Had it been purely an educational effort, Wallace said, the poll would have been designed to identify simple lack of information among voters. Instead, the poll identified objections to the tax and the voters’ preferred media, so a campaign could be designed in response. That expenditure should have been reported to the Board of Elections.
Jacobs disputed the allegations, saying he knew “for a fact” that commissioners had not decided on the issue at that time and the poll was “absolutely not a vehicle for propagandizing.”
“You know people often project what they’re doing on others,” Jacobs said. “There is no controversy” about the poll, he asserted, “just a group of people who will take any approach to get their way.”
$100,000 Media Contract
Less than two weeks after Griffin’s March 5 petition, the commission awarded a contract for up to $100,000 to a media firm in Durham to produce a voter educational program, raising further questions about the distinction between education and advocacy. Jacobs confirmed the transfer tax on the first $27.5 million of real estate sales would be needed to make up the cost of the poll and the media campaign.
Professional organizations partly funded by dues from local governments had a hand in the effort as well. The North Carolina Association of County Commissioners (NCACC), for example, hosted “public awareness training sessions” before and after the November election “to give some strategies on how to put these out to the public–in general terms, how to get the public to support it,” said Patrice Roesler, the organization’s deputy director.
Reports and presentations on the group’s Web site showed the workshops’ emphasis was clearly a how-to exercise on gaining passage of tax increases, though the NCACC president, David Young, said the organization doesn’t involve itself in the choices of individual counties, preferring to support more alternatives rather than one particular proposal.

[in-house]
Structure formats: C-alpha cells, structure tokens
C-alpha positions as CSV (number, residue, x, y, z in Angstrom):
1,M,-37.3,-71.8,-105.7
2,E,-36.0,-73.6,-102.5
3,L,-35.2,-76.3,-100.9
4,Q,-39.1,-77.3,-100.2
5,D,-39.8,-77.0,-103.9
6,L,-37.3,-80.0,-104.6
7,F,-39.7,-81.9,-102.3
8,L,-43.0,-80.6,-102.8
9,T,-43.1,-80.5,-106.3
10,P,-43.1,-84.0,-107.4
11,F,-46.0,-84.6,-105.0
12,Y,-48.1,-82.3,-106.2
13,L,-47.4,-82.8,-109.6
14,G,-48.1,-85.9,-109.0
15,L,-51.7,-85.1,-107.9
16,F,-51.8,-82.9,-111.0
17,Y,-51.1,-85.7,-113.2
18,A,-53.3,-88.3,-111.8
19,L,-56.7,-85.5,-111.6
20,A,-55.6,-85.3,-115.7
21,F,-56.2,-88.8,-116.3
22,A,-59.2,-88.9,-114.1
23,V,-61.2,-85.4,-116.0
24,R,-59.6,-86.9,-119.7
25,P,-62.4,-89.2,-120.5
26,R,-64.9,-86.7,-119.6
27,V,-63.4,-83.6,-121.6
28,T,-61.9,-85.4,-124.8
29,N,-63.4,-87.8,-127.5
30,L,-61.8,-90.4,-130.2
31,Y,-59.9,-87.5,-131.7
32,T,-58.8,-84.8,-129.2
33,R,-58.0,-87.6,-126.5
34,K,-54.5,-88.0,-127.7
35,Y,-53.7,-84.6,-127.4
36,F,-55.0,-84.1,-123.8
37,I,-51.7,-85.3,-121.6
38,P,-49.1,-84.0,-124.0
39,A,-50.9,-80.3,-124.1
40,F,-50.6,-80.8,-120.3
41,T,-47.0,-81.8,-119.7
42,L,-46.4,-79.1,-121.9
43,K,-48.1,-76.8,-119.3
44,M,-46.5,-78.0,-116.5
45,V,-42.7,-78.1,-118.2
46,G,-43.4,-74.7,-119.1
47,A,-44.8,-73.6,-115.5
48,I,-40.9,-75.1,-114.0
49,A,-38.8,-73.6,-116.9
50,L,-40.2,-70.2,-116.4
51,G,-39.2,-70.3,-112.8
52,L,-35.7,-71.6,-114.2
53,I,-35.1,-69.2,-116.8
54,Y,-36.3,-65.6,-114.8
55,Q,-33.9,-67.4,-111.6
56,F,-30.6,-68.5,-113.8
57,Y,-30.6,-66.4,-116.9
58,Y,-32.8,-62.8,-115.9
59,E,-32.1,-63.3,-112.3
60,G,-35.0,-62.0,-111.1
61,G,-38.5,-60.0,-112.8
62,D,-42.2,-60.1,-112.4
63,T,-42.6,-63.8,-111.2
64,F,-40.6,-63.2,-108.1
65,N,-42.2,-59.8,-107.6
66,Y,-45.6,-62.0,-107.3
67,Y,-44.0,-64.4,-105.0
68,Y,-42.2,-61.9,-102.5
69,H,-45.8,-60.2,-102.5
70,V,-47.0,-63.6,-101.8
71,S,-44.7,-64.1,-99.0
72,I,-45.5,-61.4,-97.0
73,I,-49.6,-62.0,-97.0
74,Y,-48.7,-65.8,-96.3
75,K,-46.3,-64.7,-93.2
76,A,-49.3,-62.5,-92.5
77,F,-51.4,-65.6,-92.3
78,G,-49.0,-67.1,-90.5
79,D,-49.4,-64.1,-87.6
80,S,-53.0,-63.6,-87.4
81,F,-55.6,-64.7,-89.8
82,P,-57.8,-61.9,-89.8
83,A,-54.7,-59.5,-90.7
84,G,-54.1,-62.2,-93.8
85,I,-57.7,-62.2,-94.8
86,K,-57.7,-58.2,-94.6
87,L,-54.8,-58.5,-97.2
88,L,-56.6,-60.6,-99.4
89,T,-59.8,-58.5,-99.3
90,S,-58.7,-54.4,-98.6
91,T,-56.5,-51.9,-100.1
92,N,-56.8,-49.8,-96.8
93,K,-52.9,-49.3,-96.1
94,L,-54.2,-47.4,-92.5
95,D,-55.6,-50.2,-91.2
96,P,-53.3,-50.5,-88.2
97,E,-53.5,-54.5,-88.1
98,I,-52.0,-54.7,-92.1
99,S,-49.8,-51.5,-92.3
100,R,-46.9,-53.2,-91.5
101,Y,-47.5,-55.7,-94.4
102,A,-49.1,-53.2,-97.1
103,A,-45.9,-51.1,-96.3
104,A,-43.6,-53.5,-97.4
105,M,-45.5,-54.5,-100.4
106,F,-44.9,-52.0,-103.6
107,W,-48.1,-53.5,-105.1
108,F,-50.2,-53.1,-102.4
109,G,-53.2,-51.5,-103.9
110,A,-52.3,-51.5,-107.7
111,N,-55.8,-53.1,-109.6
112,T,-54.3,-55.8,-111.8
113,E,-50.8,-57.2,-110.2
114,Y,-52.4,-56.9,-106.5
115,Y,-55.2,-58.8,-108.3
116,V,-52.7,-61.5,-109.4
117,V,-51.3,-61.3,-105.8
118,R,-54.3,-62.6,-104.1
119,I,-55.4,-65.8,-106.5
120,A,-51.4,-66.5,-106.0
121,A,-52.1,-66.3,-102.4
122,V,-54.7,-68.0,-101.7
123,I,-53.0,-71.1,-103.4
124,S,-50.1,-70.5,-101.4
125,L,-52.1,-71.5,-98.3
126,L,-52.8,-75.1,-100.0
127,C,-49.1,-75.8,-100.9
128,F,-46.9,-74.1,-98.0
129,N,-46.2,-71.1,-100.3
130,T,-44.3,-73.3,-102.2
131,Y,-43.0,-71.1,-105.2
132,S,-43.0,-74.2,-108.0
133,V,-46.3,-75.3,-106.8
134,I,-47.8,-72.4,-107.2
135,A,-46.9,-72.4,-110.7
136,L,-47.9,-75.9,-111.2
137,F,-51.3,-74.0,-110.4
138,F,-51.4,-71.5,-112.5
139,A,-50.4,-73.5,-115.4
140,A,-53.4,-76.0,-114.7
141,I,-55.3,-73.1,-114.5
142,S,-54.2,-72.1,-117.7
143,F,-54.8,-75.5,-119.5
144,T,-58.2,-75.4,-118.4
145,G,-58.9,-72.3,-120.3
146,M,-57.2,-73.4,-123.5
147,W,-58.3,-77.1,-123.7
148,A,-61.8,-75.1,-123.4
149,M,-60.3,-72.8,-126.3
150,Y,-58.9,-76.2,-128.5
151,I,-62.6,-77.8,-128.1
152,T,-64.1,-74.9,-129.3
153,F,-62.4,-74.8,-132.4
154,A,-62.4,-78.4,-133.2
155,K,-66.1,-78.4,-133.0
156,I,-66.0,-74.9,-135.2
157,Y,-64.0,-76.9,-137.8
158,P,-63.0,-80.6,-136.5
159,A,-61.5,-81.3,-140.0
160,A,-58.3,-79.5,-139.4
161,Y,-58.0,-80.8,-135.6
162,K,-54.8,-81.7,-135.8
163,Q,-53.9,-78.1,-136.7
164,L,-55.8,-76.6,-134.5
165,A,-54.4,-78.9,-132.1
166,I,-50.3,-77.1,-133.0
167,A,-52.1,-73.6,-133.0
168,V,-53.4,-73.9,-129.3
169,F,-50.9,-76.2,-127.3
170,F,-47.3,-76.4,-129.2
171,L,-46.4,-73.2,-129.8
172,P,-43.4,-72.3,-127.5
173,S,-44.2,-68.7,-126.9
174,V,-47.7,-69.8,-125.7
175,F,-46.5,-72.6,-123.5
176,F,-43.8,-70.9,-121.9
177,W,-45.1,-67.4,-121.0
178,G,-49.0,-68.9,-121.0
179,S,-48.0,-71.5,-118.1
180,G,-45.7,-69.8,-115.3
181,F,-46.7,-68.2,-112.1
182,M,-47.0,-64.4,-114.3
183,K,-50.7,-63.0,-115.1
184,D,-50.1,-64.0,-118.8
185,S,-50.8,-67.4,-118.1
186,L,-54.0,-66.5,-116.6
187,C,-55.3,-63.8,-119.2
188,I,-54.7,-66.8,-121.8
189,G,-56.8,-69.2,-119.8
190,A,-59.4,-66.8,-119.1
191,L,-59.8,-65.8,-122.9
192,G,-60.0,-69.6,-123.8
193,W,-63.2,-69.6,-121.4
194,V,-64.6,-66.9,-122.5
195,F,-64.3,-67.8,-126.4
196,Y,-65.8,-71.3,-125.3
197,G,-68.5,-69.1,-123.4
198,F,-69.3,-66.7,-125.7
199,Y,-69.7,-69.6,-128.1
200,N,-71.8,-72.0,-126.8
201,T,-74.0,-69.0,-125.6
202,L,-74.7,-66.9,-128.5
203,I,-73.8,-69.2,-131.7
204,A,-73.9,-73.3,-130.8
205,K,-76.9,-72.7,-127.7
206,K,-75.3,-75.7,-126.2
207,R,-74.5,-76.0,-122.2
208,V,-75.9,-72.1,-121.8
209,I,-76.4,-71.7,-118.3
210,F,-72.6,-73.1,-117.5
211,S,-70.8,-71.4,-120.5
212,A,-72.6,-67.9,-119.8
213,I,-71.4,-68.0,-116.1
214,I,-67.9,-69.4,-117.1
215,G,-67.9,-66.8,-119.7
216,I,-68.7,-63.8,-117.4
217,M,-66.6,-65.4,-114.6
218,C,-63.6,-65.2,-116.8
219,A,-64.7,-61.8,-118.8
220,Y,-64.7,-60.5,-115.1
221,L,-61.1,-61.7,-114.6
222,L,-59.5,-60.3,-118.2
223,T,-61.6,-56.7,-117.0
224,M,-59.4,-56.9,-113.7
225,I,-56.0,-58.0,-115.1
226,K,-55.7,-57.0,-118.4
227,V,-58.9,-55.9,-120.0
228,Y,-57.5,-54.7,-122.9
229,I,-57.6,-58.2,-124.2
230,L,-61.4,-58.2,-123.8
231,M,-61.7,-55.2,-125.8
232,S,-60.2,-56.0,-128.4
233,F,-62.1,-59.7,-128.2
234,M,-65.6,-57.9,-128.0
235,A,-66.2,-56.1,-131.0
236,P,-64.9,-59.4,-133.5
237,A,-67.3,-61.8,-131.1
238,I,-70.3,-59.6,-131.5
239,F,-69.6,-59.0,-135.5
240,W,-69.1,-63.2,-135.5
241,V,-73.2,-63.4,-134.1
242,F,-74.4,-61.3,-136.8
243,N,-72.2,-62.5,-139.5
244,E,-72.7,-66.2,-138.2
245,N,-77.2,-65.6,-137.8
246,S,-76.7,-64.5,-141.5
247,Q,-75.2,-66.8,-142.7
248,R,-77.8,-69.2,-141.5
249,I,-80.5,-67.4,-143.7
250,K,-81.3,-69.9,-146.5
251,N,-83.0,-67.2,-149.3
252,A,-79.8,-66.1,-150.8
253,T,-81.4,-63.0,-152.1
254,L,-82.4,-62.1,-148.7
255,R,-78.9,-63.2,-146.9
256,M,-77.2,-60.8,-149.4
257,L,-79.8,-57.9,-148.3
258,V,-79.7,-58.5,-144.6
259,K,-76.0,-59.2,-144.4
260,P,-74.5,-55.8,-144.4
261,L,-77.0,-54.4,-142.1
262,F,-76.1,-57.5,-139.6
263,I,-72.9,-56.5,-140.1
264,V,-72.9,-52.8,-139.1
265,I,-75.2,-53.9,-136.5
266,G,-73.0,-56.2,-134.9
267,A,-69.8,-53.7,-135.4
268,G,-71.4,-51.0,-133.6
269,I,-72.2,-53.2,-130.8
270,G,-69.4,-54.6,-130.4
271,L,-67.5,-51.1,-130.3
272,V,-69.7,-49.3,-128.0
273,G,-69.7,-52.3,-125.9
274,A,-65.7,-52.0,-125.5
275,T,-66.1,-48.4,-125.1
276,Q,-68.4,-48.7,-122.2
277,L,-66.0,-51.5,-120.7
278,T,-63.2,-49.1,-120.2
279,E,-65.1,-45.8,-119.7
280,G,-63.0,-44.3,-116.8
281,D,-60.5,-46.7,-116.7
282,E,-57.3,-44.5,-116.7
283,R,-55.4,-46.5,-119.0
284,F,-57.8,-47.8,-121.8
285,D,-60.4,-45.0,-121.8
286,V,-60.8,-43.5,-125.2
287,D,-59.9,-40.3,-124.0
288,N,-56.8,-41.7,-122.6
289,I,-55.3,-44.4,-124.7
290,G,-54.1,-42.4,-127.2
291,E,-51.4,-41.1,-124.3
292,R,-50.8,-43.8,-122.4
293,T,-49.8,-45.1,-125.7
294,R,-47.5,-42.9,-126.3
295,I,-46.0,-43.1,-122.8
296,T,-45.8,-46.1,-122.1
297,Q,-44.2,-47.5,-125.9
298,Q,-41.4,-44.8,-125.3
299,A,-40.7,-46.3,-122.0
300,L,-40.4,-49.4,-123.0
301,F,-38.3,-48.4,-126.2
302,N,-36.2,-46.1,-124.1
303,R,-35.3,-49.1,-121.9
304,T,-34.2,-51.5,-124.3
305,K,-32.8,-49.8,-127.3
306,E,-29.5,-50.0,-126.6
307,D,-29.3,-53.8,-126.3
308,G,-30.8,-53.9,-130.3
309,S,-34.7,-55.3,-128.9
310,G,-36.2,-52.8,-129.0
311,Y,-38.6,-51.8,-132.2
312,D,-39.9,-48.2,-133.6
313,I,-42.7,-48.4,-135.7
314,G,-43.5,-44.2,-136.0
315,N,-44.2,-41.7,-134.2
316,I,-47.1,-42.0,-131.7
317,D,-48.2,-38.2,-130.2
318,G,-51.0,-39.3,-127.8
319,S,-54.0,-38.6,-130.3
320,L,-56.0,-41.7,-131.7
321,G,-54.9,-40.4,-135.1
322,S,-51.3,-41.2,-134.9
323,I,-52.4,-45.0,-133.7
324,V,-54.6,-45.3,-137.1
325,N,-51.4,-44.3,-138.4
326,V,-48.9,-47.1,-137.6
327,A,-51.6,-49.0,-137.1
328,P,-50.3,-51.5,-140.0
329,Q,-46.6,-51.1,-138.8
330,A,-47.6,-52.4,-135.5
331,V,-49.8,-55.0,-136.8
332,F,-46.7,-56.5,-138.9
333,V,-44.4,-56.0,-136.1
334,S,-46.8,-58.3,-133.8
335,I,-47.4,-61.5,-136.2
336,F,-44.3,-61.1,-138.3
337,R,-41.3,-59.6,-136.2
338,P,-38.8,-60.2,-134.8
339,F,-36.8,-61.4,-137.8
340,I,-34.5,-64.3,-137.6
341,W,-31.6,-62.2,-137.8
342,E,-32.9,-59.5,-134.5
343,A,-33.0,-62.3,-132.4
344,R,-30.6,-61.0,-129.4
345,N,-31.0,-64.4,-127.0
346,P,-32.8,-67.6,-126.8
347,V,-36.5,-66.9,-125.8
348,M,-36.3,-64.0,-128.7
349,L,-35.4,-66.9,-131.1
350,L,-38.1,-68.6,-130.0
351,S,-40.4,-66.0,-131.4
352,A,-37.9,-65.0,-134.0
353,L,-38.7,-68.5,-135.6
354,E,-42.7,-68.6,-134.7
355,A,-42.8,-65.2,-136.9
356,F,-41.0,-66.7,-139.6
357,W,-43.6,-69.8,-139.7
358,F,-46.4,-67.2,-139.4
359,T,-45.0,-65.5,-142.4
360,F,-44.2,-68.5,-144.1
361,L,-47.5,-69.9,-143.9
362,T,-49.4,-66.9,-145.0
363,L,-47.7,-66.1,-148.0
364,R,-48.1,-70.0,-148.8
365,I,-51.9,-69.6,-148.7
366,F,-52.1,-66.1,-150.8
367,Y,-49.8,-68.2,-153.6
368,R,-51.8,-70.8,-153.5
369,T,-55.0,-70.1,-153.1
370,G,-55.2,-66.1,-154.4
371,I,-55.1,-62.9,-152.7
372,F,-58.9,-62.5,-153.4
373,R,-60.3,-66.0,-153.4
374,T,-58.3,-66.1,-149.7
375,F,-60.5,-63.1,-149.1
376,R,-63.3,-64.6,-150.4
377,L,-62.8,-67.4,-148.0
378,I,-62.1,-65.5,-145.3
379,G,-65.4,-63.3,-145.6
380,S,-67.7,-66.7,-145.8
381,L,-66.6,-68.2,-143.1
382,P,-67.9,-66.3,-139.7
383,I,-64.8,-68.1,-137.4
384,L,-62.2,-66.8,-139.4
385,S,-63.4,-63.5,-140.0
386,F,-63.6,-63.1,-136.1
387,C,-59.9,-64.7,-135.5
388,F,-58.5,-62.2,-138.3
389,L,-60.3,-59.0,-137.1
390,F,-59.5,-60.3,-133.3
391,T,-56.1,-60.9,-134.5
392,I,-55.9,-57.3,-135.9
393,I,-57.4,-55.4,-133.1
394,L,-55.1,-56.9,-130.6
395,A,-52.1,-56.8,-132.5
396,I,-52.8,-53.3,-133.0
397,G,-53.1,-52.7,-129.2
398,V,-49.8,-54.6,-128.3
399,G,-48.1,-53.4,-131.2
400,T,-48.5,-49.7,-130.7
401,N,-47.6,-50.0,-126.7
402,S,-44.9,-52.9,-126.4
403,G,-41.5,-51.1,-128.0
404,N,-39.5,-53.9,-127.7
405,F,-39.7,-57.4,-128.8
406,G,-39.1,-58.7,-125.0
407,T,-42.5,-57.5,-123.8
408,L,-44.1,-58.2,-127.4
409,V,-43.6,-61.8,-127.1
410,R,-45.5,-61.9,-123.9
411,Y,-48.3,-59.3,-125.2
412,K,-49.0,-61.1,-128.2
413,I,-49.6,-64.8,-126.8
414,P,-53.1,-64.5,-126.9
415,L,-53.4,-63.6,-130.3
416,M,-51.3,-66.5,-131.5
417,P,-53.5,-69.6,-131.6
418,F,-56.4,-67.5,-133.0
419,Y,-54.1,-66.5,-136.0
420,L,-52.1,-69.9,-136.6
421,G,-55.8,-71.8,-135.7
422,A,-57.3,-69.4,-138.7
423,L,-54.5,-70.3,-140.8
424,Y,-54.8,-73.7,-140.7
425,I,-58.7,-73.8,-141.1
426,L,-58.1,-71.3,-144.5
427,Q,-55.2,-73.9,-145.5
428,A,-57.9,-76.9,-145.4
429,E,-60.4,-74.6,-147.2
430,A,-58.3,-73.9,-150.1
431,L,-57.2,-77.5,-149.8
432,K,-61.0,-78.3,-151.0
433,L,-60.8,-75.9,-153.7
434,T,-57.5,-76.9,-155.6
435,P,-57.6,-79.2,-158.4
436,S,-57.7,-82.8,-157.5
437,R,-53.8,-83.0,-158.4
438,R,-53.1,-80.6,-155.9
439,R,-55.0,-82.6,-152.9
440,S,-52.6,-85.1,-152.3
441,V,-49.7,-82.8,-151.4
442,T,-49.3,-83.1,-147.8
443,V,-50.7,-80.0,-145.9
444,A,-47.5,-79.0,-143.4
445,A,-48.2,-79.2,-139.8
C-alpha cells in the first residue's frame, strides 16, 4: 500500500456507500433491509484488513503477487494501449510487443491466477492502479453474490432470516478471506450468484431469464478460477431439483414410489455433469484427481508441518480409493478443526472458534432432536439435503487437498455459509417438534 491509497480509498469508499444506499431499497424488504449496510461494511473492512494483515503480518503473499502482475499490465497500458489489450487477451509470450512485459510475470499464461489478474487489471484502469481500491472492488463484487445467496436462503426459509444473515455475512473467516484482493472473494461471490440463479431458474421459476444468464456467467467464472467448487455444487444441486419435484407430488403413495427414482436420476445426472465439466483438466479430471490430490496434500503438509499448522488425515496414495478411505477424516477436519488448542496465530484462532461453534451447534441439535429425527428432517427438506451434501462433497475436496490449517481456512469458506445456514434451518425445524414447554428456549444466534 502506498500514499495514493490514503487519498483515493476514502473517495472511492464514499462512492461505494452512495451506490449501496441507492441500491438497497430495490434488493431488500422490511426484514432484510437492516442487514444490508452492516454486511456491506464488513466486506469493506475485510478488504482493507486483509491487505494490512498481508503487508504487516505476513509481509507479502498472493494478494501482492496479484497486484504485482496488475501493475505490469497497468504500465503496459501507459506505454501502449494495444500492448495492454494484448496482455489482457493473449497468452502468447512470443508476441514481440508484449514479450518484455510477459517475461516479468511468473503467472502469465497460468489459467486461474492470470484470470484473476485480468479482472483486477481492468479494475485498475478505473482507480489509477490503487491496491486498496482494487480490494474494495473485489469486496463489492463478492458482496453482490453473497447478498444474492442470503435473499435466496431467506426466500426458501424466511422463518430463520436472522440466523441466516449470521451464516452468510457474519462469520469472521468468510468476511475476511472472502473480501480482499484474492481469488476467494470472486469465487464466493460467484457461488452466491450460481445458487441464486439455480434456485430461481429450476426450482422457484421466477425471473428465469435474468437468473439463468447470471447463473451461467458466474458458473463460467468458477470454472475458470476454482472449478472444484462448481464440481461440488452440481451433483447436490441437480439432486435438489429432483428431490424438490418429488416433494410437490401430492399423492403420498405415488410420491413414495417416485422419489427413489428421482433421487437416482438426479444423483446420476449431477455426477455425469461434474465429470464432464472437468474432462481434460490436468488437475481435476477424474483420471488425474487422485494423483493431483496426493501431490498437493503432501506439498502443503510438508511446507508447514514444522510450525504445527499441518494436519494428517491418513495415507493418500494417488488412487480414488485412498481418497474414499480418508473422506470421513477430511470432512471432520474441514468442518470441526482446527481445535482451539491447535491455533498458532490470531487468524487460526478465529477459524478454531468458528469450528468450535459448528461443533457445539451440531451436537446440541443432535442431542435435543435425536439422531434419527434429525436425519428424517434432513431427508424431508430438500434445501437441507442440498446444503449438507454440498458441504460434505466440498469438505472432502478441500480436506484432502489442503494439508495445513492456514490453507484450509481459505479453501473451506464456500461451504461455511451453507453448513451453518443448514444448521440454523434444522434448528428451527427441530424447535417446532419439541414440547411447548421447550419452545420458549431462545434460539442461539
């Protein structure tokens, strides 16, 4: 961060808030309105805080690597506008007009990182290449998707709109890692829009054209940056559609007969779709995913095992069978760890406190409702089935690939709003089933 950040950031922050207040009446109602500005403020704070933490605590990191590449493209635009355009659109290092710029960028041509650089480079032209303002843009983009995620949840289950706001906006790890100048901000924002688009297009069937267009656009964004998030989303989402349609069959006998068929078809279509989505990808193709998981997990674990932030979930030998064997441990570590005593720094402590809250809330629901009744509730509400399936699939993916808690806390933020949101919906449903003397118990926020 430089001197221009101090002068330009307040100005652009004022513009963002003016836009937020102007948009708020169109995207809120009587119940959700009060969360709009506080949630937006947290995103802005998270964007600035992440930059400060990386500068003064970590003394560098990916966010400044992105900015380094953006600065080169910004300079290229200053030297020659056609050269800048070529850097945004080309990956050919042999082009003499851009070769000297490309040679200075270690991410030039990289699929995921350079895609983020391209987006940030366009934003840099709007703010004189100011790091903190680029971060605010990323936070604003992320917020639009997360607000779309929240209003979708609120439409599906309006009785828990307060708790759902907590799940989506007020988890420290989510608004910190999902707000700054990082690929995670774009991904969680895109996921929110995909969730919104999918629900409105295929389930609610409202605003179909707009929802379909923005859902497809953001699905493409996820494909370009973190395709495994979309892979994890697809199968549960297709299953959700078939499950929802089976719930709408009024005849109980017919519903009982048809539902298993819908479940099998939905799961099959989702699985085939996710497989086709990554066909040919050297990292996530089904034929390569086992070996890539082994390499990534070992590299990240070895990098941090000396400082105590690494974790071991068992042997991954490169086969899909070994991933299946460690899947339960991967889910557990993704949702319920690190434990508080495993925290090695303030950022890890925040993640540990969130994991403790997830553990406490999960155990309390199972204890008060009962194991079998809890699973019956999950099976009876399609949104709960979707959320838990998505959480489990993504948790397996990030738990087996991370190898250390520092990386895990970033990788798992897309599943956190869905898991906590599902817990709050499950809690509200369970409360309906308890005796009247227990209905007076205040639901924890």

Representatives from some “sixty to seventy counties,” including Orange, participated in the workshops, according to communications director Todd McGee. Speakers suggested counties use personal advocacy and recruit community organizations that would go to bat for taxes.
One participant, neighboring Chatham County, held five public information sessions to explain their tax proposal. Voters rejected it by a nearly 70 percent majority.
Search for Alternatives
Following the defeat of the Orange County transfer tax, county commissioners conjectured they might place the measure on the ballot for the November general election this year. However, following defeats in 19 of 19 counties–twice in one of them–the state’s General Assembly is considering a bill to remove the transfer tax option altogether.
Orange County’s own state representative, Bill Faison, a Democrat, has joined Republican leaders in co-sponsoring the bill.
Meanwhile, Orange County property taxes, already nearly the highest in the state, could climb 9.2 percent this year if the county manager’s budget is approved by the county commission in June.
Hal Young (firstname.lastname@example.org) is a contributing editor for Carolina Journal, a publication of the John Locke Foundation, Raleigh, North Carolina.
This article was published in Budget & Tax News, a publication of The Heartland Institute.